A Brief Demonstration

It’s sad that some beautiful things last but a short time. That does mean you don’t have to wait around for them to finish, though.

I like old records. I’ve pontificated at length before. This particular wonderful ol’ dusty gem is an ephemeral release designed to promote—of all the things to promote on a record—a new way of recording records. Yes, it is a Demonstration Record for Phase 4 Stereo. That’s it’s name, pretty much. Inside the folding cover there’s a lengthy explanation as to what “Phase 4 Stereo” is, and how it differs from the previous three phases. It goes on and on about how great the Phase 4 is, and the compilers seemed to have gone out of their way to find music that’s dynamic and at times dare-I-say-it “zany.” However, I choose to keep this explanation brief; partly because it fits the title and partly because the record itself isn’t that long (all of 25 minutes : 38 seconds). Moving on: samples!

Colonel Bogey

Granada

Tiger Rag

You Are My Lucky Star


Pretty neat, if you ask me. But you might be asking: Why the demonstration? Why now? That Winterhalter nonsense he blogged about last month was justified for four paragraphs before a name even got dropped… Well, there is good reason. Two days ago a little late Christmas present slipped through and I’m now the proud owner of a pristinely aftermarket Zoom H2 Handy Recorder. The thing is simple, and amazing, and simply amazing. If I could leave that as my review I would. But as a sort of placeholder—and a fine demonstration of it’s ease of use—here are the 10 tracks from this ephemeral and exotic throwback sensation beautifully presented in convenient downloadable ID3-tagged MP3 (all recorded, transferred, cleaned up, and encoded in little more than an hour).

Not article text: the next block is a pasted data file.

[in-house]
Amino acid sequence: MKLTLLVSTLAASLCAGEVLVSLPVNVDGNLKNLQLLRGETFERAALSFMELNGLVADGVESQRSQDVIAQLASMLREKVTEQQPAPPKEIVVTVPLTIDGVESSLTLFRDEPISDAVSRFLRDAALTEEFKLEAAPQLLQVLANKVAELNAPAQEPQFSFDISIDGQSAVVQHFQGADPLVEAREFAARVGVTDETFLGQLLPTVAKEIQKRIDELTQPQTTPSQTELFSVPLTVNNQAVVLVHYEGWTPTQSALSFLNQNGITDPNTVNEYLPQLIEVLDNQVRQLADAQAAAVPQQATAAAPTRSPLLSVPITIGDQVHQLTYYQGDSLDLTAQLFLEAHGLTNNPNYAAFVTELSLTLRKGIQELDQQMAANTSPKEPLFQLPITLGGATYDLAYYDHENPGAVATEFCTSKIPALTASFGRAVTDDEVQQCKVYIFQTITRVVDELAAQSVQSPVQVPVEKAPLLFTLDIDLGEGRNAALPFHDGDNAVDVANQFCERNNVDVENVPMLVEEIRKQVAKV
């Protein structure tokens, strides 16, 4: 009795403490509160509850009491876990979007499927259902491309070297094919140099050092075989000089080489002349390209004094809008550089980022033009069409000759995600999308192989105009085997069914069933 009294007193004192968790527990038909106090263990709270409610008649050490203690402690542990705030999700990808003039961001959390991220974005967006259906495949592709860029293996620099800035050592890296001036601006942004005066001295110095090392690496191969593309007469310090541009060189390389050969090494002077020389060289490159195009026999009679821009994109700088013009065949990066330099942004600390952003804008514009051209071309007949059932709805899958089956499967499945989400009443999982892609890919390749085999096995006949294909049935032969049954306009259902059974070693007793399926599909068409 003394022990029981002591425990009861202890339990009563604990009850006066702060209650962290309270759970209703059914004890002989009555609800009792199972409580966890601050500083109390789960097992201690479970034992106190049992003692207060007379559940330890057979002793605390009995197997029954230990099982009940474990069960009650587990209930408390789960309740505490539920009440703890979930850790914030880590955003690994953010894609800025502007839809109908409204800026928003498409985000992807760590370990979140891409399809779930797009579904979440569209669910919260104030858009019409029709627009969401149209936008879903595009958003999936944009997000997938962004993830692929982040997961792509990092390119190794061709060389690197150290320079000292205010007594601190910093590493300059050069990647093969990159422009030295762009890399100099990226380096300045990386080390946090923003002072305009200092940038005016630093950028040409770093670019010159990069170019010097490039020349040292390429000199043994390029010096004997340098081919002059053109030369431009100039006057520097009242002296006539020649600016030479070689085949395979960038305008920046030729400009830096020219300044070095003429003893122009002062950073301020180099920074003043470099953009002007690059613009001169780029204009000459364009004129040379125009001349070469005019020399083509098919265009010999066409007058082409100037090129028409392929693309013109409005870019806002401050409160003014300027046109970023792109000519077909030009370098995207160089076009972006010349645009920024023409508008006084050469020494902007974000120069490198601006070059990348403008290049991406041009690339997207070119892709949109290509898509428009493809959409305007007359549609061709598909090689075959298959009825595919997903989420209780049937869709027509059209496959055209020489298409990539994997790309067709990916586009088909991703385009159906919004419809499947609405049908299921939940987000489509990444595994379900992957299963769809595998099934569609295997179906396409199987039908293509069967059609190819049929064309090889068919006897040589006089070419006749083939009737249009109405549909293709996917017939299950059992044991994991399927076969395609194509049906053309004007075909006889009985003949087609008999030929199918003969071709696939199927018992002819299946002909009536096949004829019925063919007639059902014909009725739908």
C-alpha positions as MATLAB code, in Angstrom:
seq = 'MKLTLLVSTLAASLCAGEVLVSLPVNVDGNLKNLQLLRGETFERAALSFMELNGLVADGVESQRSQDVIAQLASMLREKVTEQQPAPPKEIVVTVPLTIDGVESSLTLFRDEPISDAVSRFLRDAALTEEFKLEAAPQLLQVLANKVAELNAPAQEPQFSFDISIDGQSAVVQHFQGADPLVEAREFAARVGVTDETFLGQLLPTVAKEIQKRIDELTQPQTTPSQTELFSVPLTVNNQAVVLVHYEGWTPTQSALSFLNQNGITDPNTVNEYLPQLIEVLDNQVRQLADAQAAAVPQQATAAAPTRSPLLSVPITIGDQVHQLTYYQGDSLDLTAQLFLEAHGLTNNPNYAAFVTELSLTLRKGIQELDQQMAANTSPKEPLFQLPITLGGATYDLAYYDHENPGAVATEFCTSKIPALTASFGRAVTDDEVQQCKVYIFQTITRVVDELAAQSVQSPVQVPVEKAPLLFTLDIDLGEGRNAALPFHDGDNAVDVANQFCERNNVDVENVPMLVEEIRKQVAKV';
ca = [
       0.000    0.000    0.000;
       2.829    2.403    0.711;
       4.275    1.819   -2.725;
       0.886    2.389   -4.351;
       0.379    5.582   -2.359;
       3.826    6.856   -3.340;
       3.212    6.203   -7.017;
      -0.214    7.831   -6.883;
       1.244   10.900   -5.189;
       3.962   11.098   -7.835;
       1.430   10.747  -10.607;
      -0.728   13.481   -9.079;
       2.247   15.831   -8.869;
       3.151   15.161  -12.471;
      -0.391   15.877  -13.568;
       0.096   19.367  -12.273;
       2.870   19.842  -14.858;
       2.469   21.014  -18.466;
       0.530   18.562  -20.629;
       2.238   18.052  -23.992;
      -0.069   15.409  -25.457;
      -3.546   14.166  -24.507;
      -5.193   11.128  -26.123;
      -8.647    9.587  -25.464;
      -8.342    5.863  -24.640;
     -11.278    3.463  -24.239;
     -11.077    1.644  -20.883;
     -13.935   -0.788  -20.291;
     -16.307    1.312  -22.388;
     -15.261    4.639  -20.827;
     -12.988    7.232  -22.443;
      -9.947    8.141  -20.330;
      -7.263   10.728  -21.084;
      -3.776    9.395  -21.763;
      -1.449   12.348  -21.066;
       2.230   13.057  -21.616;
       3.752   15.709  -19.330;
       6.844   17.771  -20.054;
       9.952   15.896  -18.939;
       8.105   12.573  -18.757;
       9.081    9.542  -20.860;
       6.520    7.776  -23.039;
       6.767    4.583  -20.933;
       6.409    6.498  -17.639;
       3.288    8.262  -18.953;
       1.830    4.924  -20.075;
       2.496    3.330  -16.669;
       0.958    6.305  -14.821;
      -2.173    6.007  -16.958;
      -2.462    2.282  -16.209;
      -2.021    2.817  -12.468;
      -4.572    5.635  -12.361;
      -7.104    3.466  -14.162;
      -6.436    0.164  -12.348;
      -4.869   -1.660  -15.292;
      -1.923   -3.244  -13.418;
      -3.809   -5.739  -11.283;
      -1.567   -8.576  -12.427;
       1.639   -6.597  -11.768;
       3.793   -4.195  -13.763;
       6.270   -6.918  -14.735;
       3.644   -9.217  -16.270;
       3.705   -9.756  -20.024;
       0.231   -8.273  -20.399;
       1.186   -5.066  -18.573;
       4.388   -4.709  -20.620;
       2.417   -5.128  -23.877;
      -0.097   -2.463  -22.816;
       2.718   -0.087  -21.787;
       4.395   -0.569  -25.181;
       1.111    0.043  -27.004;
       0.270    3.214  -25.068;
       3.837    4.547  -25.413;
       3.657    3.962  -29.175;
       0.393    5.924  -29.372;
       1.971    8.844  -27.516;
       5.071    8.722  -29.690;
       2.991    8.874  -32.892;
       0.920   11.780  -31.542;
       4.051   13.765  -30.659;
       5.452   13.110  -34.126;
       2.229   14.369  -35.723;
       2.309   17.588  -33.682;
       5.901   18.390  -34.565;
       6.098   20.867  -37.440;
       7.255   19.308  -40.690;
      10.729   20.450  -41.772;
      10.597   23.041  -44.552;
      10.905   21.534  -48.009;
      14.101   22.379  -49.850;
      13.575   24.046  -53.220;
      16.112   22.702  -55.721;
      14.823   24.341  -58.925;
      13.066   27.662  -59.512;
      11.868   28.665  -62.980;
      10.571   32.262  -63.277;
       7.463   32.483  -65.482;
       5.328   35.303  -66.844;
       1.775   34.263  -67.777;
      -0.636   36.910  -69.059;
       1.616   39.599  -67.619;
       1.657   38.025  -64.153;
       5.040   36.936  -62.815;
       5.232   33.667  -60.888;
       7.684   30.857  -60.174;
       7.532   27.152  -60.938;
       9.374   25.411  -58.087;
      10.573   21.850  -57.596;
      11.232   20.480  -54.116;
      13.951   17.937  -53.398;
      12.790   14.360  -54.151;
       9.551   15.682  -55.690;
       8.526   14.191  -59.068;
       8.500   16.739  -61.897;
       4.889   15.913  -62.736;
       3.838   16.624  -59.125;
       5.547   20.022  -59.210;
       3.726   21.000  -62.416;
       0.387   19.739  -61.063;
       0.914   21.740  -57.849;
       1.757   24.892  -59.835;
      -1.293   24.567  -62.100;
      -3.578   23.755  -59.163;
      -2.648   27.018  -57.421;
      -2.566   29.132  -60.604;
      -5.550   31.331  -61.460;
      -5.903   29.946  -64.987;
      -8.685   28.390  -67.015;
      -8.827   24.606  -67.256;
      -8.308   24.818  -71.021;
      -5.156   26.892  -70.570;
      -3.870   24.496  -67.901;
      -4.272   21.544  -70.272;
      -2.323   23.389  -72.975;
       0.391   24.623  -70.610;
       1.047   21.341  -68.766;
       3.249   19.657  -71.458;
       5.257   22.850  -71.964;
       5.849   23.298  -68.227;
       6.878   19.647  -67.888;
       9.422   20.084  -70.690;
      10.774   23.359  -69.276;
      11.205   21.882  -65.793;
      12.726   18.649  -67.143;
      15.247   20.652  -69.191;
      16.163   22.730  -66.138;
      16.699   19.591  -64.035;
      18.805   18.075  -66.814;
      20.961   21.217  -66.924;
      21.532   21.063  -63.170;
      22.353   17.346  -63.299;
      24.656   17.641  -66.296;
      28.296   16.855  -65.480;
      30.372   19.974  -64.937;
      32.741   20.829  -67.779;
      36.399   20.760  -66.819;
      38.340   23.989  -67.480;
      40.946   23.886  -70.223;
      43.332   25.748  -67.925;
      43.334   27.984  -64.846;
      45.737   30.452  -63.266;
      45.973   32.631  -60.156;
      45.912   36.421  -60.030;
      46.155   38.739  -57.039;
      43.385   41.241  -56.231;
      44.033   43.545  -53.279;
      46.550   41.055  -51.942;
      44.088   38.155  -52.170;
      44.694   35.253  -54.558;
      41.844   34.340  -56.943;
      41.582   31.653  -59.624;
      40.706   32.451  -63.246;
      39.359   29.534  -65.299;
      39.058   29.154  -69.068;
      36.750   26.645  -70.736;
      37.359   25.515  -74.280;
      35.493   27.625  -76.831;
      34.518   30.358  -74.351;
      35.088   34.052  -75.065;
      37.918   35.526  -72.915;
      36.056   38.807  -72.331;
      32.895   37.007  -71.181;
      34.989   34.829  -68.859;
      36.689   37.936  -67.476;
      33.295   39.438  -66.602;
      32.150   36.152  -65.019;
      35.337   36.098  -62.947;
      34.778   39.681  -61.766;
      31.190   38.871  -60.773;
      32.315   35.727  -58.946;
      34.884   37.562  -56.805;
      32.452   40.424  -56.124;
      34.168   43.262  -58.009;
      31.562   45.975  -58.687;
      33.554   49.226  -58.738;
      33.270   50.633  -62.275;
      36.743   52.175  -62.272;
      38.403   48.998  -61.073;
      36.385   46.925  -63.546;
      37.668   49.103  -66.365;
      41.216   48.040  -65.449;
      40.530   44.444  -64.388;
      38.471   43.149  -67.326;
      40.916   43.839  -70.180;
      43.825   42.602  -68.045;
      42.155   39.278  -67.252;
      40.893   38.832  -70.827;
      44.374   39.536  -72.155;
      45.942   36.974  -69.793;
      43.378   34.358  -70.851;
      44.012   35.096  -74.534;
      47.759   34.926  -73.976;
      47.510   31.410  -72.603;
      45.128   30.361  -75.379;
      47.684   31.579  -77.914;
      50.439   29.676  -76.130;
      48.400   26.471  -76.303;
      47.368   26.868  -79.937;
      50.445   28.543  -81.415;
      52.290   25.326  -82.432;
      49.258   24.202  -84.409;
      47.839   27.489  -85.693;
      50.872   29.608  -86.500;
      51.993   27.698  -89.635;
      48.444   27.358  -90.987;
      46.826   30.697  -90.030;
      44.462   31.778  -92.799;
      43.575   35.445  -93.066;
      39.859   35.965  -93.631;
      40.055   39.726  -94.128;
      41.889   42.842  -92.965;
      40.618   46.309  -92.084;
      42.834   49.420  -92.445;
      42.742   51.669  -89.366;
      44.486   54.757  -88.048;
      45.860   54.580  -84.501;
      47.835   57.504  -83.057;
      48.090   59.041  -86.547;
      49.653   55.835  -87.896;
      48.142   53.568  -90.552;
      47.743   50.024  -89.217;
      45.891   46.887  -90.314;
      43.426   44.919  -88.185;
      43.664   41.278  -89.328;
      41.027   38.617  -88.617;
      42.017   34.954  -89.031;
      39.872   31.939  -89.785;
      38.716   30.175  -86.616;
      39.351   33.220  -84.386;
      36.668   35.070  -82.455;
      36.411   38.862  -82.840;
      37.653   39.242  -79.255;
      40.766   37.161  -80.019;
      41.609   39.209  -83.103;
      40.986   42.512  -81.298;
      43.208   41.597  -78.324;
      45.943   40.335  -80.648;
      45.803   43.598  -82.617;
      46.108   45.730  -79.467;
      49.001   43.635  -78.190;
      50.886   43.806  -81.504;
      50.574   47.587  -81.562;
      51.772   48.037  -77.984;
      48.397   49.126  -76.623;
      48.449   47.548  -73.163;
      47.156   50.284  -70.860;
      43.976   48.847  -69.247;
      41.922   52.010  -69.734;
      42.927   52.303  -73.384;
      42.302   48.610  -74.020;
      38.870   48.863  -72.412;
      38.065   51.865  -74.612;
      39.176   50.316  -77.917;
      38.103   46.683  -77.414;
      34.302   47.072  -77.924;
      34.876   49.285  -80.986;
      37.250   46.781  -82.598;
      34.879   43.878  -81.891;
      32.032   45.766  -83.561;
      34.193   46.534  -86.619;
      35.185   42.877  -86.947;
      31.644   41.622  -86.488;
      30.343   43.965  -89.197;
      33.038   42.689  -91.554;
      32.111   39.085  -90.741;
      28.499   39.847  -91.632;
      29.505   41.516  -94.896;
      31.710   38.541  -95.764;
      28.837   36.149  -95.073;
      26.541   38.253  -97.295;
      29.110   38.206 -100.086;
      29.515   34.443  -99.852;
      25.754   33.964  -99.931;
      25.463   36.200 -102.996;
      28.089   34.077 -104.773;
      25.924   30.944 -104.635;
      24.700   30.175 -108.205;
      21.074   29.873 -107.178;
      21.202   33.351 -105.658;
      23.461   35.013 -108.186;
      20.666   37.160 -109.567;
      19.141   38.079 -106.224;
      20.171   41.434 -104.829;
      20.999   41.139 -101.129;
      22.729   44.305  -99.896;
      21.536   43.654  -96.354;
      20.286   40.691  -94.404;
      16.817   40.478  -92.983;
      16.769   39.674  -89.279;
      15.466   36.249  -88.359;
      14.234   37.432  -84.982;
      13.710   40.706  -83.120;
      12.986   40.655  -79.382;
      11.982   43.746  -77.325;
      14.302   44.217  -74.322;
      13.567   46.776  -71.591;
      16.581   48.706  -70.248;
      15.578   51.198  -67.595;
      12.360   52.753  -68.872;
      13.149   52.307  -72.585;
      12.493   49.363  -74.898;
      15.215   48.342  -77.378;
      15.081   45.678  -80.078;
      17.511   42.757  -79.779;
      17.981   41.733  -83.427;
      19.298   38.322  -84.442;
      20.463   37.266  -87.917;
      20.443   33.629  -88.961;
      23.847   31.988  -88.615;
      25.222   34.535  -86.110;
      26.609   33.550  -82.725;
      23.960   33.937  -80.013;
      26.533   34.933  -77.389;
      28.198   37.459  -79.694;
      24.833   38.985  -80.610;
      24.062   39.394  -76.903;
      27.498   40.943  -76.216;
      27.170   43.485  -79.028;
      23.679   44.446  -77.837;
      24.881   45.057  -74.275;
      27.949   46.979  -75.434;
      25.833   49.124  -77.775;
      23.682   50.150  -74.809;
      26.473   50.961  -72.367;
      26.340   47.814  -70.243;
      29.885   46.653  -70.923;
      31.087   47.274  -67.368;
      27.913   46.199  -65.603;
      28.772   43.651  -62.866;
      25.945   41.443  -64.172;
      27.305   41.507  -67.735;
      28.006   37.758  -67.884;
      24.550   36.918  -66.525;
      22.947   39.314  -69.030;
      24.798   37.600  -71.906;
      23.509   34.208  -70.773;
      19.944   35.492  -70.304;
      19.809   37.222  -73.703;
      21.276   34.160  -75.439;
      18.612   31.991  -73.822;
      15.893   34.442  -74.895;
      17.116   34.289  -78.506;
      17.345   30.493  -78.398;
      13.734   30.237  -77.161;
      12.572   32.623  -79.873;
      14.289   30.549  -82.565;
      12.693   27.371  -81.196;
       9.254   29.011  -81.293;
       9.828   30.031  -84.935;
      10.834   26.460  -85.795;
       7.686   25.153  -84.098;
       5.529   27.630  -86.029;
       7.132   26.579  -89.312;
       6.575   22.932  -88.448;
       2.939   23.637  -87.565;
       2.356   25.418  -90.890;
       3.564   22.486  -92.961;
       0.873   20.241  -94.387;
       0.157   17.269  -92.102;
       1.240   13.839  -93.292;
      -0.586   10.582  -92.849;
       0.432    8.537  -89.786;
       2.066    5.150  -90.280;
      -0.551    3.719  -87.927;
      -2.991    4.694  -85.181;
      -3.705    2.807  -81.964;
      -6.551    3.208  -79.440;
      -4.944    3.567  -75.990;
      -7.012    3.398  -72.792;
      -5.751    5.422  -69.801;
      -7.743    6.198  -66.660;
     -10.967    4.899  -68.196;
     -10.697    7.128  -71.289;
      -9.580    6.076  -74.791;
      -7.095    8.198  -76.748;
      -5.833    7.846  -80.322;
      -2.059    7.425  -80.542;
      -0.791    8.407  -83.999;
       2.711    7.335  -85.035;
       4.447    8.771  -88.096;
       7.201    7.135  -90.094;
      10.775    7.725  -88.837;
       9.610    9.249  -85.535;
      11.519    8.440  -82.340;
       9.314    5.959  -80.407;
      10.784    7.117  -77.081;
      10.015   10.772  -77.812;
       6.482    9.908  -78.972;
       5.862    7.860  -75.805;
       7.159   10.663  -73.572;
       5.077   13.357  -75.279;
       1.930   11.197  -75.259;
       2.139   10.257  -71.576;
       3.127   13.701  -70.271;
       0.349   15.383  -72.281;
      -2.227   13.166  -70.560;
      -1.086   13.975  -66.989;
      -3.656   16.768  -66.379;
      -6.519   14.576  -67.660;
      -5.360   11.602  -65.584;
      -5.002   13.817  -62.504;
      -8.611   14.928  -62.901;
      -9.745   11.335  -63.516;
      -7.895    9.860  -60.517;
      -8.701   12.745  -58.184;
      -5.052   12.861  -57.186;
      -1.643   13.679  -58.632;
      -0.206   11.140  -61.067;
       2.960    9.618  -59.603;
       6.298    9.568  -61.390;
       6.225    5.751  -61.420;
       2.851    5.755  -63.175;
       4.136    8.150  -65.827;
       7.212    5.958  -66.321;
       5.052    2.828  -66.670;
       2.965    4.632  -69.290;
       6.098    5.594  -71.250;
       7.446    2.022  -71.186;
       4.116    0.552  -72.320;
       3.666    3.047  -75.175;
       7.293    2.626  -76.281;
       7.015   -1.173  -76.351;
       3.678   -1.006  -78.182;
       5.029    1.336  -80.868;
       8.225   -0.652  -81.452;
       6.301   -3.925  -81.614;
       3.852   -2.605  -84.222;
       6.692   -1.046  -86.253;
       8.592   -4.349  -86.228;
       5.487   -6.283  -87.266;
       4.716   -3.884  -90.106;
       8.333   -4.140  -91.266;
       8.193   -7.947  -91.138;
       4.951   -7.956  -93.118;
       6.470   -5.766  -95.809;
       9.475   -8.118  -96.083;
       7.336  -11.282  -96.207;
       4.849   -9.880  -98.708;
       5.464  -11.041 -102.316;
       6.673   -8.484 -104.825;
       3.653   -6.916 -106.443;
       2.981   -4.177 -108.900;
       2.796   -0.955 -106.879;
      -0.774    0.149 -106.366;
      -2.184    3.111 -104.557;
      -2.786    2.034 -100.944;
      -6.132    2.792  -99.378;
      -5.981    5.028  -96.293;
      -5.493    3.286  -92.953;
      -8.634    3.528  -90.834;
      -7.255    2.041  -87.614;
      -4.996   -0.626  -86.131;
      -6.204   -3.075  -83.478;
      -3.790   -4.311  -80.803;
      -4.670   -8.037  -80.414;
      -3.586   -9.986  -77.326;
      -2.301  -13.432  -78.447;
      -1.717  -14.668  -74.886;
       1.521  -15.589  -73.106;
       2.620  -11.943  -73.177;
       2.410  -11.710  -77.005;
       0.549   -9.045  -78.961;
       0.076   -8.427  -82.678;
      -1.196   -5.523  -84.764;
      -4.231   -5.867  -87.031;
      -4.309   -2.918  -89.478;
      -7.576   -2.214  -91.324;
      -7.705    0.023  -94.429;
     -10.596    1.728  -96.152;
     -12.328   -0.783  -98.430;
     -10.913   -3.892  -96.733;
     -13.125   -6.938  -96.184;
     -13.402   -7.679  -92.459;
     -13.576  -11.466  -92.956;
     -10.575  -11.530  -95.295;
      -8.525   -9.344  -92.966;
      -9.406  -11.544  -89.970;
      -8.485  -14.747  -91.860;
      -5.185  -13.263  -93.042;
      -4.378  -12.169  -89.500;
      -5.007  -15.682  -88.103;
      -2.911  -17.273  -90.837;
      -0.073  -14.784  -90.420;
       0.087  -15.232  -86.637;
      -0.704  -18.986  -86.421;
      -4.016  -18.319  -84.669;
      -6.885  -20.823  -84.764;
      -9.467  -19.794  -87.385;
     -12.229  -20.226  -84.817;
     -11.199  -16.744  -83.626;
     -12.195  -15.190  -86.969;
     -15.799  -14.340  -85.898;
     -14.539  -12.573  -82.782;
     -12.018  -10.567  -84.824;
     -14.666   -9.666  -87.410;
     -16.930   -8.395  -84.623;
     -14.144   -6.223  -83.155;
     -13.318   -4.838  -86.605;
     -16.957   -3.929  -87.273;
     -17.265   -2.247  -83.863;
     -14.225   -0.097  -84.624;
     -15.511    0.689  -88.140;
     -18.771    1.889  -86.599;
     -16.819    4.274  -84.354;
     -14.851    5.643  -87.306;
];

Just a Demonstration (by Orin Optiglot)

  1. Johnny Keating’s Kombo – Colonel Bogey
  2. Ted Heath and his Music – Johnny One Note
  3. Los Machucambos – Granada
  4. International “Pop” All-Stars – The Poor People of Paris
  5. Stanley Black and his Orchestra – Caravan
  6. Eric Rogers and his Orchestra – Tiger Rag
  7. Rudi Bohn and his Band – Mack the Knife
  8. Edmundo Ros and his Orchestra – My Old Kentucky Home
  9. Ronnie Aldrich and his Two Pianos – Unforgettable
  10. Werner Müller and his Orchestra – You Are My Lucky Star

Hugo Winterhalter Goes Digital

I think I have good taste. In epic thrift store excavations, I’ve gone through hundreds of used records—probably thousands. More than I wanna think about it. There are a lot of bad ones. Mostly, one hopes that one may find something funny to share with one’s friends. Old stuff is weird (admit it). But oh, there are some gems, and usually they don’t fall out of the cracked wooden bin and yell “I’m worth buying off Ebay for $50! Here I am for ¢50!” It takes a trained eye to efficiently sift through the absolute junk at most places.

Or a trained ear. Finding an incredible record has a lot to do with knowing what you like in the first place—although for those wanting to take up the hobby, it’s perfectly reasonable to make it up as you go along. A good place to start? By all means, judge by their covers. Me, I happen to know that I like gypsy music. I pick up many records simply because they contain in their titles one of these: Gypsy, Roma, klezmer, or Bulgaria. In general I also recommend looking out for: home recording, demonstration, spectacular, incredible, “_____ and the [word intensifier]s,” Moog, olde tyme, fart, and dinosaur. It’s a wide net, a rough algorithm, but it get’s results.